2022 AMC 8 Problems/Problem 25
Contents
 1 Problem
 2 Solution 1 (Casework)
 3 Solution 2 (Casework)
 4 Solution 3 (Complement)
 5 Solution 4 (Recursion)
 6 Solution 5 (Dynamic Programming)
 7 Solution 6 (Generating Function)
 8 Solution 7 (Also Generating Functions)
 9 Remark
 10 Video Solution by MathX (First understand the problem!!!)
 11 Video Solution(🚀Under 2 min🚀 Easy logic with all paths colorcoded ✨)
 12 Video Solution
 13 Video Solution by OmegaLearn
 14 Video Solution
 15 Video Solution
 16 Video Solution
 17 Video Solution
 18 Video Solution
 19 Video Solution Using States by SpreadTheMathLove
 20 See Also
Problem
A cricket randomly hops between leaves, on each turn hopping to one of the other leaves with equal probability. After hops what is the probability that the cricket has returned to the leaf where it started?
Solution 1 (Casework)
Let denote the leaf where the cricket starts and denote one of the other leaves. Note that:
 If the cricket is at then the probability that it hops to next is
 If the cricket is at then the probability that it hops to next is
 If the cricket is at then the probability that it hops to next is
We apply casework to the possible paths of the cricket:

The probability for this case is

The probability for this case is
Together, the probability that the cricket returns to after hops is
~MRENTHUSIASM
Solution 2 (Casework)
We can label the leaves as shown below:
Carefully counting cases, we see that there are ways for the cricket to return to leaf after four hops if its first hop was to leaf :
By symmetry, we know that there are ways if the cricket's first hop was to leaf , and there are ways if the cricket's first hop was to leaf . So, there are ways in total for the cricket to return to leaf after four hops.
Since there are possible ways altogether for the cricket to hop to any other leaf four times, the answer is .
~mahaler
Solution 3 (Complement)
There are always three possible leaves to jump to every time the cricket decides to jump, so there is a total number of routes. Let denote the leaf cricket starts at, and be the other leaves. If we want the cricket to move to leaf for its last jump, the cricket cannot jump to leaf for its third jump. Also, considering that the cricket starts at leaf , he cannot jump to leaf for its first jump. Note that there are paths if the cricket moves to leaf for its third jump. Therefore, we can conclude that the total number of possible paths for the cricket to return to leaf after four jumps is , so the answer is .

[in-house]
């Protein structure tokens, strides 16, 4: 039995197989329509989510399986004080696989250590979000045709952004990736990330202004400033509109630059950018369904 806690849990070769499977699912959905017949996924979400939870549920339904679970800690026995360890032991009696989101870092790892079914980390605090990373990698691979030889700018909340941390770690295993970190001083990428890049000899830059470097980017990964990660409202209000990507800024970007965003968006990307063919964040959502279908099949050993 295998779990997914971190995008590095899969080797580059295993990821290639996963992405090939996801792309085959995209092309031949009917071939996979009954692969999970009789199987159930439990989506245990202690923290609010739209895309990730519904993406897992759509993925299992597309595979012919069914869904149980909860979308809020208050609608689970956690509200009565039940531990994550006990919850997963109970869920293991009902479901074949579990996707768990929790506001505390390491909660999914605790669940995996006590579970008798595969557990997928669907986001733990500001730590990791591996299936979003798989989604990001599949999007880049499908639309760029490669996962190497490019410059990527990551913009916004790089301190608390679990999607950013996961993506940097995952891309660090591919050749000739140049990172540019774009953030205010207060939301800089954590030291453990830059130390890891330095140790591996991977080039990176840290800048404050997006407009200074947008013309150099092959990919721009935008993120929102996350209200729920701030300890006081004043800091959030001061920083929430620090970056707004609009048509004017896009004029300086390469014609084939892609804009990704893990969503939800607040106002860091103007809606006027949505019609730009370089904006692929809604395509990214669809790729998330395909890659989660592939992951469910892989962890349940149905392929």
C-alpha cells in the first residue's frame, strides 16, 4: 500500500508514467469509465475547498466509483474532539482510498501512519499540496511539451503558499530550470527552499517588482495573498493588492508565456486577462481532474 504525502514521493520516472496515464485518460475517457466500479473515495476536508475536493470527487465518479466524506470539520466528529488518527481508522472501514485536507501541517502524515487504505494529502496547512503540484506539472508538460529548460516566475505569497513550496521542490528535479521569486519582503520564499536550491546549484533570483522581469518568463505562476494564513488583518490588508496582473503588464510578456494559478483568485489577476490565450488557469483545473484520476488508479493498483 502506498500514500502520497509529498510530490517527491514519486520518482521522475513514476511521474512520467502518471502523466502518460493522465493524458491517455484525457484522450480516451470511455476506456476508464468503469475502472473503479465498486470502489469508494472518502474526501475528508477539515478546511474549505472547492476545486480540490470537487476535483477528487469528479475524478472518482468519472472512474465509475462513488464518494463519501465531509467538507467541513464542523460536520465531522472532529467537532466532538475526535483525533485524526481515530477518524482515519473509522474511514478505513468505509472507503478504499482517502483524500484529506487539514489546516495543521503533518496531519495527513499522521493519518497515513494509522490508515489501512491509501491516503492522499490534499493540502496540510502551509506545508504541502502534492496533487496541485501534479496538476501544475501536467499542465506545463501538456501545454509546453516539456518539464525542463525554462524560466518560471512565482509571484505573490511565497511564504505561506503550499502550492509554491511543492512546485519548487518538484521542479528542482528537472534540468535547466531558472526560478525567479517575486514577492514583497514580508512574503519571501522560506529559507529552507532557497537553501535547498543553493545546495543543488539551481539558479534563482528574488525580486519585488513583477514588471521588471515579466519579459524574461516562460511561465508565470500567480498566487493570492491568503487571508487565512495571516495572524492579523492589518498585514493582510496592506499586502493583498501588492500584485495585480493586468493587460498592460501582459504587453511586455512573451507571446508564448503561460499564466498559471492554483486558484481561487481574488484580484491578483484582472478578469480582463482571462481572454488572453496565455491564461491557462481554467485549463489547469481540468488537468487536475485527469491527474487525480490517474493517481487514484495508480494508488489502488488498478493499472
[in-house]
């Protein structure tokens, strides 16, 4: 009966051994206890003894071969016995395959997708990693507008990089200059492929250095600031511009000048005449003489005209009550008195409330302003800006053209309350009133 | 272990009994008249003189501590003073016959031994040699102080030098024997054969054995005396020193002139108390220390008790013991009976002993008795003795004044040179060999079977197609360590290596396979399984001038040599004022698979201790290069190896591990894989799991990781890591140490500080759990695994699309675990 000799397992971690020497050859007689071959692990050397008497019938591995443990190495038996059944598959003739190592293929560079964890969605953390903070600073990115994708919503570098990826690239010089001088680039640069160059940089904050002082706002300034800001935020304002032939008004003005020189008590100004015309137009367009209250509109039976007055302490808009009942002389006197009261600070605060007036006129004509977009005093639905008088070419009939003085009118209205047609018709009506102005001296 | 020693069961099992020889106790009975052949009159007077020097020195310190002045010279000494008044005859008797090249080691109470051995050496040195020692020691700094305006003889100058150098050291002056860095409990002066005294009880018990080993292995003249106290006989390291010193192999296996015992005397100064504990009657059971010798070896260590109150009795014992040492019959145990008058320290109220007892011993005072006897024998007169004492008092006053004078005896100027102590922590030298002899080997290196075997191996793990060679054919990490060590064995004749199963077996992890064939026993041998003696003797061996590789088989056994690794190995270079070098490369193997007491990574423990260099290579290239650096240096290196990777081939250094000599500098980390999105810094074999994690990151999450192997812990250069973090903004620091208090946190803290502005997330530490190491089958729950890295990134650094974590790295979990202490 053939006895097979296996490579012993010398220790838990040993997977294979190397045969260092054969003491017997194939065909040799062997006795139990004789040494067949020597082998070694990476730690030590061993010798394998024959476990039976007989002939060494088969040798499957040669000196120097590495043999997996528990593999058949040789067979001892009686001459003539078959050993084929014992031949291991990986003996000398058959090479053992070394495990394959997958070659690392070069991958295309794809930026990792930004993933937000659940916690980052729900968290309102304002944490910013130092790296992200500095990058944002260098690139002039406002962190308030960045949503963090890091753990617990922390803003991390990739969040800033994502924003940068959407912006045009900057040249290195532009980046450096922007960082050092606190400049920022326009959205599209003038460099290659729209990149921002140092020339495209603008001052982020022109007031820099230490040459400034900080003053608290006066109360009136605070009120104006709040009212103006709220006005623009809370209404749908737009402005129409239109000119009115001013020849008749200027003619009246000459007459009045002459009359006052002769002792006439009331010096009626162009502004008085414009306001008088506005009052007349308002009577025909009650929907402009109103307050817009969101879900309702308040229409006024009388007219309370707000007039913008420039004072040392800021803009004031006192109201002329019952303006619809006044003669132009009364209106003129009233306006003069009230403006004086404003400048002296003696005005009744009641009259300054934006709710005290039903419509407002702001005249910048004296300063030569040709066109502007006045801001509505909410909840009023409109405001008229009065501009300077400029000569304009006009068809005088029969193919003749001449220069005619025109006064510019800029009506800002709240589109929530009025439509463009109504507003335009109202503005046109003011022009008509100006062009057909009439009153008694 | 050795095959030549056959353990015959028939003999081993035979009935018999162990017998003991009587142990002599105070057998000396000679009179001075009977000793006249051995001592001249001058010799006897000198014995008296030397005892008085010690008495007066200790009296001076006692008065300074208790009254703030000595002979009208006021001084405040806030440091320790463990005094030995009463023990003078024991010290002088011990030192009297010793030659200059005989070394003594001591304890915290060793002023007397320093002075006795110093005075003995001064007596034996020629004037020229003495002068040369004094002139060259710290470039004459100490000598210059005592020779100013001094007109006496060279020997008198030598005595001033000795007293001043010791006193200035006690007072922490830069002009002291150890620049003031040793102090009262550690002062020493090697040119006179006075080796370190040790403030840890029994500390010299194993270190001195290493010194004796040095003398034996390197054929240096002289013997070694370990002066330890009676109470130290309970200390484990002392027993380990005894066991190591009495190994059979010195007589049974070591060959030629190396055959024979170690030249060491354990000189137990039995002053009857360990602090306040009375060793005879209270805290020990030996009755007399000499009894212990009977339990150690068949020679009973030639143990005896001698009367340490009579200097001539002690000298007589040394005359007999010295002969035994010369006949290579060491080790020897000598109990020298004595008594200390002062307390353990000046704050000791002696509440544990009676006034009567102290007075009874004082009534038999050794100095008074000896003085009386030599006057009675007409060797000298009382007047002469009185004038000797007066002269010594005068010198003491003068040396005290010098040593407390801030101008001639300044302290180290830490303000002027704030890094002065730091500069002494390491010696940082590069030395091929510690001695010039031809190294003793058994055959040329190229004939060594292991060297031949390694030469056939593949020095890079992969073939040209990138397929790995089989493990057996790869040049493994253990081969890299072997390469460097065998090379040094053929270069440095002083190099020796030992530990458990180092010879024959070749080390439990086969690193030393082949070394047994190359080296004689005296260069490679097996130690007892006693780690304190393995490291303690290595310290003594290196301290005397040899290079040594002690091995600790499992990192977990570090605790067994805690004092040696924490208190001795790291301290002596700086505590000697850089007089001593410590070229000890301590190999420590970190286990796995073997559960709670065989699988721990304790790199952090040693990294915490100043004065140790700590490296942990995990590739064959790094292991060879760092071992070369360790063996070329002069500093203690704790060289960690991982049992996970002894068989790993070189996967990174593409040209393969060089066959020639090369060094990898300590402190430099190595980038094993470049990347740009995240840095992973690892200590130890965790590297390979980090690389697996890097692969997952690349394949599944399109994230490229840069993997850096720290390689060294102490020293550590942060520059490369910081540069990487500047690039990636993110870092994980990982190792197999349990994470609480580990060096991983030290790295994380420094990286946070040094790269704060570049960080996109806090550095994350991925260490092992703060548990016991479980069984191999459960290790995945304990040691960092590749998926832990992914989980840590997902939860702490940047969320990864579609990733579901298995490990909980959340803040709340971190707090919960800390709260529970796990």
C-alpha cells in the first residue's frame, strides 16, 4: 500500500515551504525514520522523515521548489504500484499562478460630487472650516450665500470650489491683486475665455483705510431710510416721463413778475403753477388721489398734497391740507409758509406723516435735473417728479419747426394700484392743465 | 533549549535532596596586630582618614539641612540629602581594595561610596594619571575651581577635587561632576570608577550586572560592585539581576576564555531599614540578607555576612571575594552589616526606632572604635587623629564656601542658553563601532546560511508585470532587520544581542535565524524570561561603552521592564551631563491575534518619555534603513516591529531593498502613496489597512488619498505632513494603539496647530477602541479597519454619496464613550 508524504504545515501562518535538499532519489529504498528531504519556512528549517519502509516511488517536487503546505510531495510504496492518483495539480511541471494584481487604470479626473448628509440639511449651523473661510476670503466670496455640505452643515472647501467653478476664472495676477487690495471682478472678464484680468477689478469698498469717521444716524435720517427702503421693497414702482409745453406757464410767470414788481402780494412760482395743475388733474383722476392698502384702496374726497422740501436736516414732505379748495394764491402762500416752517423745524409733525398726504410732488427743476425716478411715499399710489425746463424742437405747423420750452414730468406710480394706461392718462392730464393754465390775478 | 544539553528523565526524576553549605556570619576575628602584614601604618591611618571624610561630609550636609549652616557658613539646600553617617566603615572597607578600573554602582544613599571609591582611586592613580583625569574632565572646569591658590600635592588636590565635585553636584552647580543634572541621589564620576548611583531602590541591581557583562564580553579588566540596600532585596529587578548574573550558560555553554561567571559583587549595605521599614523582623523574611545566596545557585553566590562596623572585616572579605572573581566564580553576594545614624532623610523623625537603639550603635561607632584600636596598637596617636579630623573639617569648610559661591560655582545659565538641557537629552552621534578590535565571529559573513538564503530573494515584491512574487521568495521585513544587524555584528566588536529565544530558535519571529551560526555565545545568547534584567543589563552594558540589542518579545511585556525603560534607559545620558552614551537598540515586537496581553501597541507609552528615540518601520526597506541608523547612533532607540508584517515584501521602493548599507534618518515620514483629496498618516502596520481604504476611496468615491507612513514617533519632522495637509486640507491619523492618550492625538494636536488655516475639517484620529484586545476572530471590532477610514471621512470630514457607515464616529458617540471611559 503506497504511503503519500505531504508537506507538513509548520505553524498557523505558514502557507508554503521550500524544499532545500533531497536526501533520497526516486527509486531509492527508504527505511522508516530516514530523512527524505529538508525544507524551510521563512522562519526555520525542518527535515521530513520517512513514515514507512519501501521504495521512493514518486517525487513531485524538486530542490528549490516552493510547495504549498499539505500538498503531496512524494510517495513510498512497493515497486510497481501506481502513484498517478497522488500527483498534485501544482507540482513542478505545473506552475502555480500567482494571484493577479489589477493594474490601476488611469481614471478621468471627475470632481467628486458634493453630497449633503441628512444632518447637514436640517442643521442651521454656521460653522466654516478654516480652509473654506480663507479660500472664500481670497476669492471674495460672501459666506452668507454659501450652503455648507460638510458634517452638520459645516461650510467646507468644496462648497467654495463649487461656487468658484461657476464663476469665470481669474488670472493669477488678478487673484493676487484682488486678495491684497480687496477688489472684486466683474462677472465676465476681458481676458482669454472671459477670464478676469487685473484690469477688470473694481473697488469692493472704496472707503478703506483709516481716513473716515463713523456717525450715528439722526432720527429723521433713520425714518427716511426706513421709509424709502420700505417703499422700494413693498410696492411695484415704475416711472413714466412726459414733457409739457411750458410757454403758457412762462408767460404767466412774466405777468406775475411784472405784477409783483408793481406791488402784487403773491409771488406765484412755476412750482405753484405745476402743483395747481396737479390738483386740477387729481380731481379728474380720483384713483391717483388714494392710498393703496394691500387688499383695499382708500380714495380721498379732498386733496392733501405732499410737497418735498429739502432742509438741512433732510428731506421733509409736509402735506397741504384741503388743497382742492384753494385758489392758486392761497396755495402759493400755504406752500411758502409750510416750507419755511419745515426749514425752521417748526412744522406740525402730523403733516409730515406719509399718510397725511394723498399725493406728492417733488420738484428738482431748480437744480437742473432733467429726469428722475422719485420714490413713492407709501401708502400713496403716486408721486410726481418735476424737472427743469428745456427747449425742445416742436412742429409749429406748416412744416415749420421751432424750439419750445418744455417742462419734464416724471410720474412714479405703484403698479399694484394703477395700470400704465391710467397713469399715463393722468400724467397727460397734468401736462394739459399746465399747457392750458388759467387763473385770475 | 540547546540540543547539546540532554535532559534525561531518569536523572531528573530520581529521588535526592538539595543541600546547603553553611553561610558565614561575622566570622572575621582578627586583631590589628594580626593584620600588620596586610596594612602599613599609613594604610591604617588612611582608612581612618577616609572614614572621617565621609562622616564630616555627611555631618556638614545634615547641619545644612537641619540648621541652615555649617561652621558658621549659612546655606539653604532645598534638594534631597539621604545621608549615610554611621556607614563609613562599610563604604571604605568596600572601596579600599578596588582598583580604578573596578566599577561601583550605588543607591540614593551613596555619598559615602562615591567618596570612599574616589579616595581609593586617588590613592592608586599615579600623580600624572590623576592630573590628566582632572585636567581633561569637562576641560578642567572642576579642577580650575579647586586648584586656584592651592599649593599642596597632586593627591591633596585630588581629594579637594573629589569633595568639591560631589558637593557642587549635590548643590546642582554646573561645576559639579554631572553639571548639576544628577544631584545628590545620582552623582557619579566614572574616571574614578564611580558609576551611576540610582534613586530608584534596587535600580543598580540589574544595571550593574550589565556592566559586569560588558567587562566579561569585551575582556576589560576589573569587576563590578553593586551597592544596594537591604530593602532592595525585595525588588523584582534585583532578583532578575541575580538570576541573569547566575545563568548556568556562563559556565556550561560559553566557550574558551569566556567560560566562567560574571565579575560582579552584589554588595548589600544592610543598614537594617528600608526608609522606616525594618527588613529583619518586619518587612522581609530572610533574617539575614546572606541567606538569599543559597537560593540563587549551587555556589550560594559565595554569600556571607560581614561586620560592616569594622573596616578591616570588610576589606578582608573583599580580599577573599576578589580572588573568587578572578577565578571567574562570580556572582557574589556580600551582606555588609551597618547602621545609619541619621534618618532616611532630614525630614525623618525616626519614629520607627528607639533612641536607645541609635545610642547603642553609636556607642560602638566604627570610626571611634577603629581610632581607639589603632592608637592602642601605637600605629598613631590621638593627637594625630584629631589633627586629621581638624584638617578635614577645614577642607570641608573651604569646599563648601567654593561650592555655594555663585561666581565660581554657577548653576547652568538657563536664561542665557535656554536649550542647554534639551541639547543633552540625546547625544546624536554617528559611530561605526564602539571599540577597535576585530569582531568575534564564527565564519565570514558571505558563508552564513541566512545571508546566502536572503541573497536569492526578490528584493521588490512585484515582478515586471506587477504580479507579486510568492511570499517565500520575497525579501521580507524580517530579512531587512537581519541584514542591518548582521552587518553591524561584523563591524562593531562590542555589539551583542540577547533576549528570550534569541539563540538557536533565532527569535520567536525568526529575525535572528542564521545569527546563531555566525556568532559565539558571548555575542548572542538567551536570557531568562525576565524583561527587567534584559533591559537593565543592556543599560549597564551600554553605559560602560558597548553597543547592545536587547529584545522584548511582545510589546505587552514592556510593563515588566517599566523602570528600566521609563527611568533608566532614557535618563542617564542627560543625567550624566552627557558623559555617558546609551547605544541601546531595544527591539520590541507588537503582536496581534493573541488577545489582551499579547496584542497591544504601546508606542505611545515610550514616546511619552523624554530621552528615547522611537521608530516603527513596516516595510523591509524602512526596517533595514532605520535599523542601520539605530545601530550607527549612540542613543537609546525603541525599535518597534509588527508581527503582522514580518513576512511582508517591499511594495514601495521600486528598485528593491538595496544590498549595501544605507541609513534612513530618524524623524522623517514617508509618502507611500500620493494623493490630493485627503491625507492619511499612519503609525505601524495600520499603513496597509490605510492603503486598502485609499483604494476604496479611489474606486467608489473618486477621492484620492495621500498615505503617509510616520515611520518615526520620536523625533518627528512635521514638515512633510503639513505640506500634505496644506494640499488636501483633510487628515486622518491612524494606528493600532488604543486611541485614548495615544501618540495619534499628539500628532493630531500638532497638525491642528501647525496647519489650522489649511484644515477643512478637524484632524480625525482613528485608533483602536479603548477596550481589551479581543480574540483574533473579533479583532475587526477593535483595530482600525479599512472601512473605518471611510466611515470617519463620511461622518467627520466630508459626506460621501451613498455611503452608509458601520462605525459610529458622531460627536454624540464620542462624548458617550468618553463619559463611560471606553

Solution 4 (Recursion)
Denote to be the probability that the cricket would return back to the first point after hops. Then, we get the recursive formula because if the leaf is not on the target leaf, then there is a probability that it will make it back.
With this formula and the fact that (After one hop, the cricket can never be back to the target leaf.), we have so our answer is .
~wamofan
Solution 5 (Dynamic Programming)
Let denote the leaf cricket starts at, and be the other leaves, similar to Solution 2.
Let be the probability the cricket lands on after hops, be the probability the cricket lands on after crawling hops, etc.
Note that and For the probability that the cricket land on each leaf after hops is the sum of the probability the cricket land on other leaves after hops. So, we have It follows that
We construct the following table: Therefore, the answer is .
Solution 6 (Generating Function)
Assign the leaves to and modulo and let be the starting leaf. We then use generating functions with relation to the change of leaves. For example, from to would be a change of and from to would be a change of This generating function is equal to It is clear that we want the coefficients in the form of where is a positive integer. One application of roots of unity filter gives us a successful case count of
Therefore, the answer is
~sigma
Solution 7 (Also Generating Functions)
Let the leaves be and on the coordinate plane, with the cricket starting at . Then we write a generating function. We denote a change in the xvalue of the cricket, and similarly for . Then our generating function is and we wish to compute the number of terms in which the exponents of both x and y are even. To do this, we first square to get . Note that every term squared will give even powers for x and y, so that gives us Then every combination of and will also give us even powers for x and y, so that yields more terms, for a total of Now in total there possible sequences, so gives us the answer of
~littlefox_amc
Remark
This problem is a reduced version of 1985 AIME Problem 12, changing steps into steps.
This problem is also similar to 2003 AIME II Problem 13.
Video Solution by MathX (First understand the problem!!!)
https://youtu.be/oUEa7AjMF2A?si=n9aPrcW_qLqFC8IF&t=5261
~MathX
Video Solution(🚀Under 2 min🚀 Easy logic with all paths colorcoded ✨)
~Education, the Study of Everything
Video Solution
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Video Solution by OmegaLearn
https://youtu.be/kE15Sy0B2Pk?t=633
~ pi_is_3.14
Video Solution
https://www.youtube.com/watch?v=85A6av3oqRo
~Mathematical Dexterity
Video Solution
https://youtu.be/Ij9pAy6tQSg?t=2588
~Interstigation
Video Solution
https://www.youtube.com/watch?v=H1zxrkq6DKg
~David
Video Solution
https://youtu.be/0orAAUaLIO0?t=609
~STEMbreezy
Video Solution
~savannahsolver
Video Solution Using States by SpreadTheMathLove
https://www.youtube.com/watch?v=740Z355PtWs&t=777s
See Also
2022 AMC 8 (Problems • Answer Key • Resources)  
Preceded by Problem 24 
Followed by Last Problem  
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All AJHSME/AMC 8 Problems and Solutions 
The problems on this page are copyrighted by the Mathematical Association of America's American Mathematics Competitions.